By Andrew Gray
WASHINGTON, Oct 29 (Reuters) - U.S. Defense Secretary Robert Gates favors slowing down the planned reduction of U.S. forces in Europe but many practical details have yet to be resolved, the Pentagon said on Monday.
Gen. Bantz Craddock, the head of the U.S. military’s European Command, asked Gates to reconsider plans to move some forces based in Europe back to the United States.
Craddock’s request would delay the redeployment of two combat brigades, Pentagon spokesman Bryan Whitman said. A U.S. Army brigade typically has between 3,000 and 5,000 soldiers.
"The secretary is inclined to embrace this request but there are an awful lot of details that have to be worked out still," Whitman said.
U.S. commanders have cited the need to work with and train the forces of European allies as well as concern about a more assertive Russia as reasons for slowing the reduction of U.S. troop levels in Europe.
The Pentagon organizes its operations into geographic commands. It has been evaluating the proper role of its European Command since the end of the Cold War and has already cut back its military presence on the continent.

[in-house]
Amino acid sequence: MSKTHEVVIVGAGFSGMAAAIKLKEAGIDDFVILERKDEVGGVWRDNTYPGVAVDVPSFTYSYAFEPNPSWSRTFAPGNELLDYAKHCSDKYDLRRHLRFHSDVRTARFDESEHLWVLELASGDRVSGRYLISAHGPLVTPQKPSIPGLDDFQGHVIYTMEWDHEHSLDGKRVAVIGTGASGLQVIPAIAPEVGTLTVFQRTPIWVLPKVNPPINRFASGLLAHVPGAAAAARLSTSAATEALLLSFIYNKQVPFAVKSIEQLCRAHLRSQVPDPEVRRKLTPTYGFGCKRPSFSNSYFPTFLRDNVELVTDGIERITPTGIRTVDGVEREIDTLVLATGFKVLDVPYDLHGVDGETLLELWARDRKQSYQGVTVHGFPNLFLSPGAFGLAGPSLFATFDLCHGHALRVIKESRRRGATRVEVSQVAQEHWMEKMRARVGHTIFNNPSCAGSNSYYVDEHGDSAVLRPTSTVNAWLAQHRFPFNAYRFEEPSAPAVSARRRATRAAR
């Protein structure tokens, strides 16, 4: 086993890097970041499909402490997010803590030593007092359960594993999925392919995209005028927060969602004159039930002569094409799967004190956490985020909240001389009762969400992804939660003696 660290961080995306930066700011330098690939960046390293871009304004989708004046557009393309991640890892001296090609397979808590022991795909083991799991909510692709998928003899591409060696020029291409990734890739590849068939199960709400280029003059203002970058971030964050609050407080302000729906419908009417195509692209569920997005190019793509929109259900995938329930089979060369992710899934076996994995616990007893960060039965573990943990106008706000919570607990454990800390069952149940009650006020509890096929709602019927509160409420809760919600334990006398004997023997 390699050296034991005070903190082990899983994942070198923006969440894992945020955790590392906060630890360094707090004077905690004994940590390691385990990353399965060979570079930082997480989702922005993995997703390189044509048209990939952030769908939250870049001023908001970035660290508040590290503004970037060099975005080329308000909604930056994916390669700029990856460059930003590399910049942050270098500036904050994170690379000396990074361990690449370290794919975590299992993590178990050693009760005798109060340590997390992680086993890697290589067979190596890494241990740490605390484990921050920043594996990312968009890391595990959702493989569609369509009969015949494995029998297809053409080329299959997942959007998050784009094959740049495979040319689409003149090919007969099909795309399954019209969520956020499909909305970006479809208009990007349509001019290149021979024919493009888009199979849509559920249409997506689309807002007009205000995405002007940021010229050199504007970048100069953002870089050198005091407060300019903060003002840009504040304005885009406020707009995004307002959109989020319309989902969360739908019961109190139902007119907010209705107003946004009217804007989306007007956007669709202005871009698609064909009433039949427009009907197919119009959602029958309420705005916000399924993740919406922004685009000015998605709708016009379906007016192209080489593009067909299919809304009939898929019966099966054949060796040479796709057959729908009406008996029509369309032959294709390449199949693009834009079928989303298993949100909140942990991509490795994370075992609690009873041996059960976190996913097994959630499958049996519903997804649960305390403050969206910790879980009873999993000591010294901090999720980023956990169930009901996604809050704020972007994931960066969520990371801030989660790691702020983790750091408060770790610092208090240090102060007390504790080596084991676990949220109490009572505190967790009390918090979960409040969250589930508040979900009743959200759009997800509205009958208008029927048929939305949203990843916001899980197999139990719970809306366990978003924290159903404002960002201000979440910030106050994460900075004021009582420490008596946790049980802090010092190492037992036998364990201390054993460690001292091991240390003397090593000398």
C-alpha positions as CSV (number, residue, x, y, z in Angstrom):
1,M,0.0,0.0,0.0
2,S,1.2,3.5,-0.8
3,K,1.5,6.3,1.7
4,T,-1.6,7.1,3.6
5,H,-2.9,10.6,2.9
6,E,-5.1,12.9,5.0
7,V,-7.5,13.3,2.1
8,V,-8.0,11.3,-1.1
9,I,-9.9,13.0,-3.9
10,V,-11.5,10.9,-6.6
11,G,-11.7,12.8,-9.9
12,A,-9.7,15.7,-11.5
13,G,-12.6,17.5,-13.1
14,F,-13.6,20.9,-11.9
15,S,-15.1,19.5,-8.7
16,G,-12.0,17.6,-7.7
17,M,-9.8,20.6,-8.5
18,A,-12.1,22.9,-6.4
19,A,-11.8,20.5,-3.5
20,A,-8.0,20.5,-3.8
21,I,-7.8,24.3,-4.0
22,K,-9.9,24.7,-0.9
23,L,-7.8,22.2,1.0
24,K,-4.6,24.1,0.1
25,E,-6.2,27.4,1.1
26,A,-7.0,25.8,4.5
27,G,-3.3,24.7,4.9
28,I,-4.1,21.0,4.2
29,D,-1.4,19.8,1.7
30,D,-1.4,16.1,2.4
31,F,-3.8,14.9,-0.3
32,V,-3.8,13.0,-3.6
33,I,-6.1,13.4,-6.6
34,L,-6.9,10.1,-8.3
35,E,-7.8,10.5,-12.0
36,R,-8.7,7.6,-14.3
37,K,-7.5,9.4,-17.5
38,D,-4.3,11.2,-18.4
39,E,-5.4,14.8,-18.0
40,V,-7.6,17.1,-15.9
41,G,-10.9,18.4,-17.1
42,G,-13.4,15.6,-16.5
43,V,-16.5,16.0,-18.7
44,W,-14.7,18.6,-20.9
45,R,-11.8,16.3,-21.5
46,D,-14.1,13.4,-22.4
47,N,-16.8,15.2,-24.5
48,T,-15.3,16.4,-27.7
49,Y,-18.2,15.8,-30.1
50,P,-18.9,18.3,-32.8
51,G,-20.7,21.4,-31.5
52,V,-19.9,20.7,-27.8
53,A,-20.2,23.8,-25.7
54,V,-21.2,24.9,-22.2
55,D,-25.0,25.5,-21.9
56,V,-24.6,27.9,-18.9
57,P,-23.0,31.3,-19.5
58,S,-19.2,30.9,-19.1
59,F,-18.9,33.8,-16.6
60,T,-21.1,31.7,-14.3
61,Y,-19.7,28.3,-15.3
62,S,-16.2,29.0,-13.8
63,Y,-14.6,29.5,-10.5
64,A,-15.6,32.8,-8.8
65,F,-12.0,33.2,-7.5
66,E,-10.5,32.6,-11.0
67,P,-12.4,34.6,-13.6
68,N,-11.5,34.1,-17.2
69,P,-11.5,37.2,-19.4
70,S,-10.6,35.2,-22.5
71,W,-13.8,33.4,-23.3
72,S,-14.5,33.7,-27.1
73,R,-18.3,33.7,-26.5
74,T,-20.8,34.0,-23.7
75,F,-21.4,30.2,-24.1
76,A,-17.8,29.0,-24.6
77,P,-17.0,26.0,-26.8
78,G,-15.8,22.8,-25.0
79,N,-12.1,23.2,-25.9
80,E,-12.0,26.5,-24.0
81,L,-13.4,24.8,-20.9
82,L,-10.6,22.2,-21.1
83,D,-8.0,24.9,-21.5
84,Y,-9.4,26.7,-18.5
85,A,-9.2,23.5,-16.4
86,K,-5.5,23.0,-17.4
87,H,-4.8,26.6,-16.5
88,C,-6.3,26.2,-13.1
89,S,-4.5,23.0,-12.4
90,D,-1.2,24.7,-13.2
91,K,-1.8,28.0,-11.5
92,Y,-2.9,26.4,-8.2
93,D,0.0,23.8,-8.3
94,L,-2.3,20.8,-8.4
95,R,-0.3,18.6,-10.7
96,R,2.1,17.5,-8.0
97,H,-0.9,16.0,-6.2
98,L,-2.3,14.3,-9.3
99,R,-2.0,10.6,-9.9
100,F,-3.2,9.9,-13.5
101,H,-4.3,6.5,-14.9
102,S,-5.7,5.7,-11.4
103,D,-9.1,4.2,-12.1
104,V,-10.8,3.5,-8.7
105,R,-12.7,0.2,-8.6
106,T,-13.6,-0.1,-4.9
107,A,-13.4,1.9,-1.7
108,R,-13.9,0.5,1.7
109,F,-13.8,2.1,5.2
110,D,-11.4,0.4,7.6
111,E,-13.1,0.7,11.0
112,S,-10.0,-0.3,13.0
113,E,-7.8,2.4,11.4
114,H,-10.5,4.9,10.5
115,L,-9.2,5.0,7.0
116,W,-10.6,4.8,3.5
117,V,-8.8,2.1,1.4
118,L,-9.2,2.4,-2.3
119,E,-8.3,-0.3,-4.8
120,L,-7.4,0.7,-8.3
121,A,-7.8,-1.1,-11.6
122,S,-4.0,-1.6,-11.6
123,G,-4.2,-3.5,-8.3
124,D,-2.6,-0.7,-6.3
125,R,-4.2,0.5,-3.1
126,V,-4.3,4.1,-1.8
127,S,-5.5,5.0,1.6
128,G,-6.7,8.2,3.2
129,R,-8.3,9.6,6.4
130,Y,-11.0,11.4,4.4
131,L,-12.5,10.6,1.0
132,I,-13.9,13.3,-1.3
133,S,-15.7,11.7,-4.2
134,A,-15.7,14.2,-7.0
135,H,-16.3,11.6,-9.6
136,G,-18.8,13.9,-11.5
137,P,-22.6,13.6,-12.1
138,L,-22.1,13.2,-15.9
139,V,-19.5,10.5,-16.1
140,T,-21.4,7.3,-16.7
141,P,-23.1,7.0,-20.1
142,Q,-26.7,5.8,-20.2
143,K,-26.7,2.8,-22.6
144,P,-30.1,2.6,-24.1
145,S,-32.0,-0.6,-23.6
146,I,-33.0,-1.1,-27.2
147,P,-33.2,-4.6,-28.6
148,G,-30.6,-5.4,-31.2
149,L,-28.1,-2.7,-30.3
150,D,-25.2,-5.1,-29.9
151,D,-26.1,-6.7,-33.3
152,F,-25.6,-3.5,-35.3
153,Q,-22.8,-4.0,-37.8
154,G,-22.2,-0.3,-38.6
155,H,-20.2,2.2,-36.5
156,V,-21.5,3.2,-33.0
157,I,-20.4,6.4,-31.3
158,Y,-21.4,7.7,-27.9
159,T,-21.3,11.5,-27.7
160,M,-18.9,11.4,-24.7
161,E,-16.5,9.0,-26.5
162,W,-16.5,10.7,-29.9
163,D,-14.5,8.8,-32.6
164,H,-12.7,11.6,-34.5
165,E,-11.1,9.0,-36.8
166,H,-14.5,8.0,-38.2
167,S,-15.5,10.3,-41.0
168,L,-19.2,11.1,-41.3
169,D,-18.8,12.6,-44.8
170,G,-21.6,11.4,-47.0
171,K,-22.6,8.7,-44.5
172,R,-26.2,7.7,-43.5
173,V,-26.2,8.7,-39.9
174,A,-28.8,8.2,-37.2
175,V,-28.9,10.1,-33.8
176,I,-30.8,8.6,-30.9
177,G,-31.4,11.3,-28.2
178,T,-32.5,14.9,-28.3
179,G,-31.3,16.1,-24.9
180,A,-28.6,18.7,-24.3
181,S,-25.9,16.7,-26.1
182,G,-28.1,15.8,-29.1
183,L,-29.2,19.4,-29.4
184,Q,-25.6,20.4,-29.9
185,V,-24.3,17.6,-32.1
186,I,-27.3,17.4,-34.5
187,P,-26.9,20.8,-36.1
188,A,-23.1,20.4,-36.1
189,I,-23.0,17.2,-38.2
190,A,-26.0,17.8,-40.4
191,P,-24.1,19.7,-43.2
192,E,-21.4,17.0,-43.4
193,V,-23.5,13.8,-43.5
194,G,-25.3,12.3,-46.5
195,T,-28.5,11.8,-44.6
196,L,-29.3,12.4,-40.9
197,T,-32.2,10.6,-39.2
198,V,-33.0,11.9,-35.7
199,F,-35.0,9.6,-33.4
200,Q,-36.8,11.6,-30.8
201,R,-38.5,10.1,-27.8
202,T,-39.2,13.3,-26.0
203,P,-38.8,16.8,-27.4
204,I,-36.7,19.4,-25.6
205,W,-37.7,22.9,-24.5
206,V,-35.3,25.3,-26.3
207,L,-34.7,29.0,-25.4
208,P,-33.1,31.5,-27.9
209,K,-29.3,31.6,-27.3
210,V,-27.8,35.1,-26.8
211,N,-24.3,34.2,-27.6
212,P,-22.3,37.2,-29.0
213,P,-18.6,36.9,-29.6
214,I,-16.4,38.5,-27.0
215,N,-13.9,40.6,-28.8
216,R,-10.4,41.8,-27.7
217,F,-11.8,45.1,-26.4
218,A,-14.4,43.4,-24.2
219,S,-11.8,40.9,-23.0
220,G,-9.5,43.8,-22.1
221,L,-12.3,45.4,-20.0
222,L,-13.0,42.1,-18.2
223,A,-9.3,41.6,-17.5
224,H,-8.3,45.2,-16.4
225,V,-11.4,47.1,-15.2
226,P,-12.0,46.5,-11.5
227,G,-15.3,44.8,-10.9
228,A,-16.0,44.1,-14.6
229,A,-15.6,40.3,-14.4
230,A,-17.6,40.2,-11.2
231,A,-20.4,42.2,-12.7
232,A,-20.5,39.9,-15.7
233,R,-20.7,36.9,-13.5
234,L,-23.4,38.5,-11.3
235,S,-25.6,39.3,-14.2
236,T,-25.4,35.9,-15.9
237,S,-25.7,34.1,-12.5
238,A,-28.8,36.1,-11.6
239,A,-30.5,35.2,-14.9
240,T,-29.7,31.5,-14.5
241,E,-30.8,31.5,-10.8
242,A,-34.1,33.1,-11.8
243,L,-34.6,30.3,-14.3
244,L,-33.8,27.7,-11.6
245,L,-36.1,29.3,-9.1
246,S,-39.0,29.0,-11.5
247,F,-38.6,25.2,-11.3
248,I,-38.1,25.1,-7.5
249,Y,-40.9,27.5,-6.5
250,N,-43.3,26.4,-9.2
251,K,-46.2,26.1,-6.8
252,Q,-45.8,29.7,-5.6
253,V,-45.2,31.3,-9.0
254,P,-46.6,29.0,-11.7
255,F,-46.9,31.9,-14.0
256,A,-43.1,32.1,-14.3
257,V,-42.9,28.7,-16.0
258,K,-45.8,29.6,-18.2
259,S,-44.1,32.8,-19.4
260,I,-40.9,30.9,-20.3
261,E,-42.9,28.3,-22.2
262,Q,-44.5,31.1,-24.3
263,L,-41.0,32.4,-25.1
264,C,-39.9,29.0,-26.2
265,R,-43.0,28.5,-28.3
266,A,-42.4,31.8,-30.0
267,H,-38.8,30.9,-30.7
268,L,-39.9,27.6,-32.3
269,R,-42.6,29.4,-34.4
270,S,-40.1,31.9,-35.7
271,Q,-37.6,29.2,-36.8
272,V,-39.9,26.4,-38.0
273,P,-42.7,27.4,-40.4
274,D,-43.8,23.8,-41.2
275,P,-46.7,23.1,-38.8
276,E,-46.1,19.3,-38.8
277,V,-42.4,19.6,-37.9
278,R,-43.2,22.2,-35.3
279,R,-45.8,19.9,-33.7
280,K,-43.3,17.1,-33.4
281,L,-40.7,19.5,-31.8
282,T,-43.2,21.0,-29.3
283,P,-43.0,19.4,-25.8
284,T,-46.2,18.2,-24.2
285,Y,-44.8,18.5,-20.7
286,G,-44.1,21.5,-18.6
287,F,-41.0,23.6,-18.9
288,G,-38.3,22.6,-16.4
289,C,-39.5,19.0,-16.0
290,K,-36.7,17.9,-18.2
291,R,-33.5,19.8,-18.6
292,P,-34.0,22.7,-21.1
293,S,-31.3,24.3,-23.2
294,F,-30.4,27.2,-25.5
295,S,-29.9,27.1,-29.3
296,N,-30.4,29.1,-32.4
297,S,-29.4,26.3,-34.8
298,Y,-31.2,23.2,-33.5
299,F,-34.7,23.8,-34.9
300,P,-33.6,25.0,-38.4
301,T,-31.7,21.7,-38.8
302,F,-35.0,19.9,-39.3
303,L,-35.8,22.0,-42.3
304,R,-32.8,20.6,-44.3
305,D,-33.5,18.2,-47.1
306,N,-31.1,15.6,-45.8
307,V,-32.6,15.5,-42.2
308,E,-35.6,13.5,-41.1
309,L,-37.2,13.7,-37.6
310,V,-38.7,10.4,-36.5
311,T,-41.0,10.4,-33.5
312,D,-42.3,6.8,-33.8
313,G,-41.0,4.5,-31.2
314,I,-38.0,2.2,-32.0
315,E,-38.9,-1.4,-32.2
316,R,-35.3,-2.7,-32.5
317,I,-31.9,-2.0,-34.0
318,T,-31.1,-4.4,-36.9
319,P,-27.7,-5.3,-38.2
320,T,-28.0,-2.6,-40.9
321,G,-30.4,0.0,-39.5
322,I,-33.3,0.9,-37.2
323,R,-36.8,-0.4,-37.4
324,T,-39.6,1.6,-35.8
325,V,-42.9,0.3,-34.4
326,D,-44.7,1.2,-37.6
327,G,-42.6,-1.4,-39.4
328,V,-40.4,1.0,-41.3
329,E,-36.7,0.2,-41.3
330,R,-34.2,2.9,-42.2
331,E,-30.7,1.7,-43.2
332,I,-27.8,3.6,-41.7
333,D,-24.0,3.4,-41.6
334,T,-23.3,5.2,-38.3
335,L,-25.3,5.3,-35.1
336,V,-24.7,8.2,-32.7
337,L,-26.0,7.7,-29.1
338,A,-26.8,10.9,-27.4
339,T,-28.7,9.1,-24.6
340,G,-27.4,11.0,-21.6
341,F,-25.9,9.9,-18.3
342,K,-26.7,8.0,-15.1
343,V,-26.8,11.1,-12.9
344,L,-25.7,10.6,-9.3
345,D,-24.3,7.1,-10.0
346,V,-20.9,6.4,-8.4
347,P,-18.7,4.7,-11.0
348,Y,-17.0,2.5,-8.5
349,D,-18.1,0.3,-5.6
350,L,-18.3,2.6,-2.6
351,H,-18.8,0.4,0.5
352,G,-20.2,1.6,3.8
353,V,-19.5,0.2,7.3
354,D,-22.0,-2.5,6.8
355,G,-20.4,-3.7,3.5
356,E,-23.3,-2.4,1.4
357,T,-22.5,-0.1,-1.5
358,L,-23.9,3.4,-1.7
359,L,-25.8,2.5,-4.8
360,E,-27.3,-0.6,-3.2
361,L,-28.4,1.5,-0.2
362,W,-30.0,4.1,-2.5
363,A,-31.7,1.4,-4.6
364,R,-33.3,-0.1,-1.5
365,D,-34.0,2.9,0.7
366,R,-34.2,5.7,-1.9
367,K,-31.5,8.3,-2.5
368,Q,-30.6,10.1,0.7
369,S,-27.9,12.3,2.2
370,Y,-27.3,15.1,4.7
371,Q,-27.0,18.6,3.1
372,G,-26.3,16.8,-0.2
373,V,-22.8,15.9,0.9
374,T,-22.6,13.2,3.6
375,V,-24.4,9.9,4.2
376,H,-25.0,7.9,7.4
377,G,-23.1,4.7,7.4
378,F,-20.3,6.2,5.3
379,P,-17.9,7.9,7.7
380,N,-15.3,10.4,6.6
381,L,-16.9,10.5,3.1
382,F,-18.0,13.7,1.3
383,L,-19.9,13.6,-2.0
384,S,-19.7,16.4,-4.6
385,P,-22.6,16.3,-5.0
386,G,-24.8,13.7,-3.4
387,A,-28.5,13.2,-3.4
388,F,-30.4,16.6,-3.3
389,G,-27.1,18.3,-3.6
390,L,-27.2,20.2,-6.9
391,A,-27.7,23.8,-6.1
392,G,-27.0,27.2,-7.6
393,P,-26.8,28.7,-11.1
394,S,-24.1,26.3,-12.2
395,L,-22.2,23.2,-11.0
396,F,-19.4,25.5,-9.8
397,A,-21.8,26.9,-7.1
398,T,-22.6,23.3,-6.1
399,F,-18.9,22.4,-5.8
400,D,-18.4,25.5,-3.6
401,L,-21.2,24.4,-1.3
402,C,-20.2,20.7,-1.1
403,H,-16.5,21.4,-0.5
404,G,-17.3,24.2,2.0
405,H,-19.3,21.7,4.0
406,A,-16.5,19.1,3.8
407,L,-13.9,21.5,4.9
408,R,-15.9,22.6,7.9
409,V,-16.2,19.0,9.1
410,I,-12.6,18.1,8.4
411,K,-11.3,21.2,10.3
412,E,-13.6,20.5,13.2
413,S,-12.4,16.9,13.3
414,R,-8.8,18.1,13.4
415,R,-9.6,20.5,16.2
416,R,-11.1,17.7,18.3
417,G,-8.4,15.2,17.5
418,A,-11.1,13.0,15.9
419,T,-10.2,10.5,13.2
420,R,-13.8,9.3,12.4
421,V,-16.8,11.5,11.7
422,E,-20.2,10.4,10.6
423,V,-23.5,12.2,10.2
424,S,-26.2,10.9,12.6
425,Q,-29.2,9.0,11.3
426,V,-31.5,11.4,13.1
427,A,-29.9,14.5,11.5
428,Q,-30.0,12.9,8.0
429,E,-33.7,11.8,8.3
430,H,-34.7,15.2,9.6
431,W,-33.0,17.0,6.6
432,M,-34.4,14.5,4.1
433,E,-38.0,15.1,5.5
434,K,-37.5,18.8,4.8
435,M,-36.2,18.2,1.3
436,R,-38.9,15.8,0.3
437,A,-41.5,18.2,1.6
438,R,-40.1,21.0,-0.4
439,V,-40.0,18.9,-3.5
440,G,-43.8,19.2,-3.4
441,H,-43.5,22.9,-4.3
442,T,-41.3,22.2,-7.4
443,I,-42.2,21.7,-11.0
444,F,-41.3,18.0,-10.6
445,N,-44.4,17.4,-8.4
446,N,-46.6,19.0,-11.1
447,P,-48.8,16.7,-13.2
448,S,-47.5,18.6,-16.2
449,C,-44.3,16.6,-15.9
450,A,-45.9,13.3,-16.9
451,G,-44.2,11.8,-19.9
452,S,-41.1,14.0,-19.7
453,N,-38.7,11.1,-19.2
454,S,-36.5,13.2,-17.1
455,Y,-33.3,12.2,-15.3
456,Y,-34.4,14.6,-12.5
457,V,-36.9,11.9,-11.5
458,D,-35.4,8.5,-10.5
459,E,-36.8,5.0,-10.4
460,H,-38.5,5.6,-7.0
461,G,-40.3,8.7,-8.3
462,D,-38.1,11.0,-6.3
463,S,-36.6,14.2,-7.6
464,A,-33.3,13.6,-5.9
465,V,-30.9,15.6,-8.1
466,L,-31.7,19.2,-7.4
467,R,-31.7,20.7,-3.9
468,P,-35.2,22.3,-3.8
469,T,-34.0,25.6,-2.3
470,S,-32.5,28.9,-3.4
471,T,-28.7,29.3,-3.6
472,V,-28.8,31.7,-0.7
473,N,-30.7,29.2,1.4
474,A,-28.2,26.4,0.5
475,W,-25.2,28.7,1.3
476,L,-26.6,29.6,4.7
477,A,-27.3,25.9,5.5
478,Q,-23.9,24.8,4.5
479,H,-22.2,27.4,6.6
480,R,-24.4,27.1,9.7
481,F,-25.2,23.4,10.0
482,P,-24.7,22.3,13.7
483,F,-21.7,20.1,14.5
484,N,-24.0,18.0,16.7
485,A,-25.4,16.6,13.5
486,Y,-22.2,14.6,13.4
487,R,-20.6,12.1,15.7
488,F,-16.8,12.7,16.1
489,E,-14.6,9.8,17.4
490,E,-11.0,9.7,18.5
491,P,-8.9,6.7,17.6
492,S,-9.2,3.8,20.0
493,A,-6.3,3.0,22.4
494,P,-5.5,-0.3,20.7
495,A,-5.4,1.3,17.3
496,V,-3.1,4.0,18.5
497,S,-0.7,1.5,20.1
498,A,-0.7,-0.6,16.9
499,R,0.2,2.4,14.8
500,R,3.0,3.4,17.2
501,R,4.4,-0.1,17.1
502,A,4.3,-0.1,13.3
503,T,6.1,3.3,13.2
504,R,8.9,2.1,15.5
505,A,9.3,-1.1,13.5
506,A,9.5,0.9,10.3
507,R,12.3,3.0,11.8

The number of U.S. soldiers based in Europe has fallen from about 62,000 two years ago to 50,000 today.
Gen. David McKiernan, commander of the U.S. Army in Europe, said this month the Pentagon planned to go down to about 28,000 and move two of four combat brigades back to the United States.
Whitman said any change in plans for the brigades stationed in Europe would have to be reviewed in conjunction with projects to reorganize military bases in the United States.
"We have a restationing plan, we have to look at that restationing plan," he said. "There’s a lot of things that have to be evaluated."
Asked how long any delay to the redeployment might be, Whitman said that was one of the issues to be examined. He said he was not aware of any time frame proposed by Craddock.